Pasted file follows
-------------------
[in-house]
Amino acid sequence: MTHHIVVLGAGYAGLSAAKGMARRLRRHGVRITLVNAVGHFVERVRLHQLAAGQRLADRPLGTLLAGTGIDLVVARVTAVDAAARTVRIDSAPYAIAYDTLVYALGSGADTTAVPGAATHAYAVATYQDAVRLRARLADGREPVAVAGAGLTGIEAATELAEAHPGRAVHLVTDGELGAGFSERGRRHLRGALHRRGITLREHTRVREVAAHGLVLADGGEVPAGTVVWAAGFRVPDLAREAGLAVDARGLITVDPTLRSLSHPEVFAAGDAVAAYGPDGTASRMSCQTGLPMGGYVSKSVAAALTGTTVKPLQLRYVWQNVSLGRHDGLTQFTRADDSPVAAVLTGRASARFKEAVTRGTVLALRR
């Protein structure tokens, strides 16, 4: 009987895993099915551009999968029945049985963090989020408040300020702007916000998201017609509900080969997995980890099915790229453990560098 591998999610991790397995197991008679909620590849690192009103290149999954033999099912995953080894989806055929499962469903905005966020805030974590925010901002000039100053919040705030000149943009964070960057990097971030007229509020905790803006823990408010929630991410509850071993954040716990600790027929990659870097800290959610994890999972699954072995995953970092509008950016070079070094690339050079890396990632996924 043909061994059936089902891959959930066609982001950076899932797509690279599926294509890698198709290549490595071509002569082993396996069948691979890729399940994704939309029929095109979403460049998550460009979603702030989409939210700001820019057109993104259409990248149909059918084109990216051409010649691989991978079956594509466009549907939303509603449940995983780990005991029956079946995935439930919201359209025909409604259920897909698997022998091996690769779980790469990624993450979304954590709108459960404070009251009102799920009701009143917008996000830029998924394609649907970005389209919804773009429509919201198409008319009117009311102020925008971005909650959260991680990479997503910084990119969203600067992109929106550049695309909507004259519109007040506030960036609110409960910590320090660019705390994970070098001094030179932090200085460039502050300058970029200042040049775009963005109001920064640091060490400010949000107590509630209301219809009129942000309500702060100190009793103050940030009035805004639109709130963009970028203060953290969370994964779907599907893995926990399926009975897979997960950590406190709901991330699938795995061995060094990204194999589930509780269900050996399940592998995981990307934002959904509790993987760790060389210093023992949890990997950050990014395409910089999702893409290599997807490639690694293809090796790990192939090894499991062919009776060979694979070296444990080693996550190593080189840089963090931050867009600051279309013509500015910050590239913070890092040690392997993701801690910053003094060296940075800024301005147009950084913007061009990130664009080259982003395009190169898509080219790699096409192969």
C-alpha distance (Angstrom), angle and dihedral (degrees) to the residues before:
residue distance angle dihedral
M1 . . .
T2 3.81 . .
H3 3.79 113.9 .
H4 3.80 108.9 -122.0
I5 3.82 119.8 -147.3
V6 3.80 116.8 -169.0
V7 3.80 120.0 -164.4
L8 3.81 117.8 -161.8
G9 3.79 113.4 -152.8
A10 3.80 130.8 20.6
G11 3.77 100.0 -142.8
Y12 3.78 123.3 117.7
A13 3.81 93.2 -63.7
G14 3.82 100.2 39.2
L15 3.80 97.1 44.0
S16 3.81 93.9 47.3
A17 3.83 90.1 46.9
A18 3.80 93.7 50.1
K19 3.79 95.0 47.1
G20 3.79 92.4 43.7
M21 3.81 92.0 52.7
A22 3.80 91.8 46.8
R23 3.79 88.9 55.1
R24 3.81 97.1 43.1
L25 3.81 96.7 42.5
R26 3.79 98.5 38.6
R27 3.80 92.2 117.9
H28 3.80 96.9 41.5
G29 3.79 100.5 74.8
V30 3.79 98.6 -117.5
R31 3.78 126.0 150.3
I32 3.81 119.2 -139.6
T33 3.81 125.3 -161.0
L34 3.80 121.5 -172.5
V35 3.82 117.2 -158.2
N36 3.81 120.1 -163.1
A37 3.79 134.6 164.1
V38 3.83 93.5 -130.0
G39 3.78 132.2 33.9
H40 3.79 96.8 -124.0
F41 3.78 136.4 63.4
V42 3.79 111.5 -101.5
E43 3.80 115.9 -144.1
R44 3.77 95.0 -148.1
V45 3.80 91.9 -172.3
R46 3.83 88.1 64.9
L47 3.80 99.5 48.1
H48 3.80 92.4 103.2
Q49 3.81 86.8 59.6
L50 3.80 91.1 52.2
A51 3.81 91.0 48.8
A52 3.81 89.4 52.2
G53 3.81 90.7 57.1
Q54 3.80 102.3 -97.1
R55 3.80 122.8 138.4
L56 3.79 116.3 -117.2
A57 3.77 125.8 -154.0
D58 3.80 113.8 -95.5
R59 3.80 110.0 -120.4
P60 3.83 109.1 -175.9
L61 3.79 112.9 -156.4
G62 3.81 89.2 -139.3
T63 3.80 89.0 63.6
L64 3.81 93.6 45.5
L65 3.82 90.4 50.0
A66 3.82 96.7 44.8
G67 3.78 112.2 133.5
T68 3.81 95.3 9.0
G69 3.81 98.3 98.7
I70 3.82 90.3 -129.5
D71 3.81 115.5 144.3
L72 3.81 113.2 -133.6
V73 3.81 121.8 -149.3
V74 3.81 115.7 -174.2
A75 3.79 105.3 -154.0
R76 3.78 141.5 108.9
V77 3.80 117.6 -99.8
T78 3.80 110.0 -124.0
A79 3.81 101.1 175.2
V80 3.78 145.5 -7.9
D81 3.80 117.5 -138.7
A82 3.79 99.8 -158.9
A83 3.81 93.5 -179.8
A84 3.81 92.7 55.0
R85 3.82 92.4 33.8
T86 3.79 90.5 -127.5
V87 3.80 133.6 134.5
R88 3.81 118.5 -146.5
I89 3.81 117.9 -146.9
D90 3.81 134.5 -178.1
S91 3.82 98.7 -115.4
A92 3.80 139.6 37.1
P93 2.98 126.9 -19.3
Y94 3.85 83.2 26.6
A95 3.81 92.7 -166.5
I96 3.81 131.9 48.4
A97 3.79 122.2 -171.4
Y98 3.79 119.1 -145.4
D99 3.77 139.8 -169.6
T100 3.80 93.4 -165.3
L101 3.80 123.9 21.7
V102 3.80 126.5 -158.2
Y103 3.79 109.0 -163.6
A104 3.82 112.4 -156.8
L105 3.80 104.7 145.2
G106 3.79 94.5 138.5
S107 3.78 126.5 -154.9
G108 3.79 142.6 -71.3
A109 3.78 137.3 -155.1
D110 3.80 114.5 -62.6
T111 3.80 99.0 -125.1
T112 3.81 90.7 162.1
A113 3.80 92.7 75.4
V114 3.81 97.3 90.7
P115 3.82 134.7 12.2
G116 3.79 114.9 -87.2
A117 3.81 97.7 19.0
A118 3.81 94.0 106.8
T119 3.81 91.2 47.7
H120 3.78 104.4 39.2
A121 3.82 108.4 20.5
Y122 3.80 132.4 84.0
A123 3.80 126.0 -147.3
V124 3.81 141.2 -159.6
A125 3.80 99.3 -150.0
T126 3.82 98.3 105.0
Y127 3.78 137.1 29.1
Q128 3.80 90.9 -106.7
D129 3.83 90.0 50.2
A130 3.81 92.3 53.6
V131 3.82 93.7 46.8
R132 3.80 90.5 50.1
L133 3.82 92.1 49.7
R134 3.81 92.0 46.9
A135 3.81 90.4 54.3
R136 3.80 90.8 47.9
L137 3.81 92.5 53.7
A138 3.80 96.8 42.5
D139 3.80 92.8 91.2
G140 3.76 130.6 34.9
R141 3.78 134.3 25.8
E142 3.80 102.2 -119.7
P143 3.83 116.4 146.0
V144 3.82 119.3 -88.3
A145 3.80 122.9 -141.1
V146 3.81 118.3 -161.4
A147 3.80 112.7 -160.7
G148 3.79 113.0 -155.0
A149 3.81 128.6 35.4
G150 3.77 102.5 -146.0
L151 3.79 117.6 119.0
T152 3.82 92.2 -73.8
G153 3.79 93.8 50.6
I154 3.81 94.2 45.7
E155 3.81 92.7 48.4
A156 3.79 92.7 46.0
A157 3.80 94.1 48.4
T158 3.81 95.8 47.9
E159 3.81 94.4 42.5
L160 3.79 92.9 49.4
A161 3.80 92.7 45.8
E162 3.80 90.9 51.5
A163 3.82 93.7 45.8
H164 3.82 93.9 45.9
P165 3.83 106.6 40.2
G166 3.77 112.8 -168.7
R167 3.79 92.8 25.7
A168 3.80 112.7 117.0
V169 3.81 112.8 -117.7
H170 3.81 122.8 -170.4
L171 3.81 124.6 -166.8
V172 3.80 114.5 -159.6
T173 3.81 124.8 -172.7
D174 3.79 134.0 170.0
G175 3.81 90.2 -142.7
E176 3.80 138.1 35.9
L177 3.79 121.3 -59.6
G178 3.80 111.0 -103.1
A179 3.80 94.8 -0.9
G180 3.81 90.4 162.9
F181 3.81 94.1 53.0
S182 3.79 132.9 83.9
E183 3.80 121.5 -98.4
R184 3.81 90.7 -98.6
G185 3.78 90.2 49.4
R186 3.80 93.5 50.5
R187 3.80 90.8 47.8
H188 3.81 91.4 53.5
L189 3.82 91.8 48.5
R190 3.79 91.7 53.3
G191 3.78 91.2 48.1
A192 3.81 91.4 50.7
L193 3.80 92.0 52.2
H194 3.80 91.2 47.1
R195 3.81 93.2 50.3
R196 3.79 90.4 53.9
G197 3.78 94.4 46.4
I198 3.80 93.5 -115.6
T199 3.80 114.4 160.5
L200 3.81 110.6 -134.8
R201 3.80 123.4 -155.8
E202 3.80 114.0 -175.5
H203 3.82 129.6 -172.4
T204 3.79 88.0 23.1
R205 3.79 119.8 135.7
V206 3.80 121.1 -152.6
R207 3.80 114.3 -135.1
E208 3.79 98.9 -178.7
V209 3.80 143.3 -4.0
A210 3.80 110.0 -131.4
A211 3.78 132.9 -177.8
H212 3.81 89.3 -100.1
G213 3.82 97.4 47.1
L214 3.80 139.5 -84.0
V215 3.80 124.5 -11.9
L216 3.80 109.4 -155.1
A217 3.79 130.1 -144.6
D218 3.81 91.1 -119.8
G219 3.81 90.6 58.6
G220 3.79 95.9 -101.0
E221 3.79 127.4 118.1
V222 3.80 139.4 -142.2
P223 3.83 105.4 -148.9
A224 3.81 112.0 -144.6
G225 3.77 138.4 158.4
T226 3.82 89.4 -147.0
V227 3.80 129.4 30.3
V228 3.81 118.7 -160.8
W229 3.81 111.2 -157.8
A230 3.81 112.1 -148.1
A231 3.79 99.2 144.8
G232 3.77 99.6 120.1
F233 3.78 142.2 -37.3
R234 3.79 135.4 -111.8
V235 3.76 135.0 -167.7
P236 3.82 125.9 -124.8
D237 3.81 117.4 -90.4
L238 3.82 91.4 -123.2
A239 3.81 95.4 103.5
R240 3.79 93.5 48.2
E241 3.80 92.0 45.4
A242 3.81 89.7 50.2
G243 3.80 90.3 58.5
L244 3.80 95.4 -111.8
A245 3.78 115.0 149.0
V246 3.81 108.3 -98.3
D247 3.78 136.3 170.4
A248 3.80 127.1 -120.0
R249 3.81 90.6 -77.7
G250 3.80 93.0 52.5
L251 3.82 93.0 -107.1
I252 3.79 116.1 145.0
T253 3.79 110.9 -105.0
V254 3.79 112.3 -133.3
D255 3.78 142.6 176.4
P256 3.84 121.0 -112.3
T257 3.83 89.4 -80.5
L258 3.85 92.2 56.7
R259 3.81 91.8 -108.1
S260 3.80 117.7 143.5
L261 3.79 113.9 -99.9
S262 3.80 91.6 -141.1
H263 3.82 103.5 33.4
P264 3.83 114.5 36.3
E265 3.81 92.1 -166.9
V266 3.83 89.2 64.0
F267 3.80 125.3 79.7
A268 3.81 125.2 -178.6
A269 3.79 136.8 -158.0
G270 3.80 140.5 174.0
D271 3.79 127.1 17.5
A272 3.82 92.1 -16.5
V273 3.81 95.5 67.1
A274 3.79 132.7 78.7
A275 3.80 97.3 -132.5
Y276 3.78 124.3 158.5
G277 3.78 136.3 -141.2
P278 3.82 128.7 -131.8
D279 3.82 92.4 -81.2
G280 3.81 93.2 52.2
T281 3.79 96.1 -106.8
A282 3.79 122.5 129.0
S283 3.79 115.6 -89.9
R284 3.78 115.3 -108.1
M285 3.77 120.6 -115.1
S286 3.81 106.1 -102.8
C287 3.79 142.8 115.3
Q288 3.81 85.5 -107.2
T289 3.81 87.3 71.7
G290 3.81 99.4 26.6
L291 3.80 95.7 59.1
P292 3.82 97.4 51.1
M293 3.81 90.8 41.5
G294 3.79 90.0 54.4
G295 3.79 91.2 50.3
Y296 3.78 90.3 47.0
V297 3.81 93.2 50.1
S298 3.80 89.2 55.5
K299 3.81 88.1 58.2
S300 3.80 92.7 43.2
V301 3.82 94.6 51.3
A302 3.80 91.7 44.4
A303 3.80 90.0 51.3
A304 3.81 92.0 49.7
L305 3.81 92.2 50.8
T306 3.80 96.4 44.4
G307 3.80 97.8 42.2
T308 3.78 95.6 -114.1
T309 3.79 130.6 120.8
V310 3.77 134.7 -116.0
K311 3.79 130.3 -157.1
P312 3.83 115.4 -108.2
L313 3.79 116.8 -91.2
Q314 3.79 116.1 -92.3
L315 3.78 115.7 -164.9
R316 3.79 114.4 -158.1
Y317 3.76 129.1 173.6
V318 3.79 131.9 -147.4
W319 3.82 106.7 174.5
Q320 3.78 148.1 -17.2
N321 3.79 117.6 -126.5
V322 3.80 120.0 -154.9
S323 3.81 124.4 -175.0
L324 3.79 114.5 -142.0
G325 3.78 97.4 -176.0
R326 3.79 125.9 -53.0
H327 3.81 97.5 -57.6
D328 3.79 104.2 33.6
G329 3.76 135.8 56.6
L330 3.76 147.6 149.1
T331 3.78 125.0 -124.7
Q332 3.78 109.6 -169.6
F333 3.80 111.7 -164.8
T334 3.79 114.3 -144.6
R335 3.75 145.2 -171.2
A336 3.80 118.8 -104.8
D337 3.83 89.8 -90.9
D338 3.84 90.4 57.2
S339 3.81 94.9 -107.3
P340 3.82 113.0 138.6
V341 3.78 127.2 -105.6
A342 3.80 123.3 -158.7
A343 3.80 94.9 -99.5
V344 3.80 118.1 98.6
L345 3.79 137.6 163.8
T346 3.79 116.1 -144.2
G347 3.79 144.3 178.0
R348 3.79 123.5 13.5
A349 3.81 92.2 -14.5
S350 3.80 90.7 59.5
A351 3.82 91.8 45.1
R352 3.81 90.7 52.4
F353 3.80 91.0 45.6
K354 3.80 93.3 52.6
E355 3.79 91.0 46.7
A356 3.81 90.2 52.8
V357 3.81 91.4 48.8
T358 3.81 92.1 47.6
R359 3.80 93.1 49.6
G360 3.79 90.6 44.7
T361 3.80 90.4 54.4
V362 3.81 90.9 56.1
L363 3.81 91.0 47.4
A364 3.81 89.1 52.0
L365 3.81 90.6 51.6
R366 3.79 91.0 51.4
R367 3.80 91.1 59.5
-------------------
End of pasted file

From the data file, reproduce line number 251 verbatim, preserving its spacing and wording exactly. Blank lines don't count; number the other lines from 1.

V246 3.81 108.3 -98.3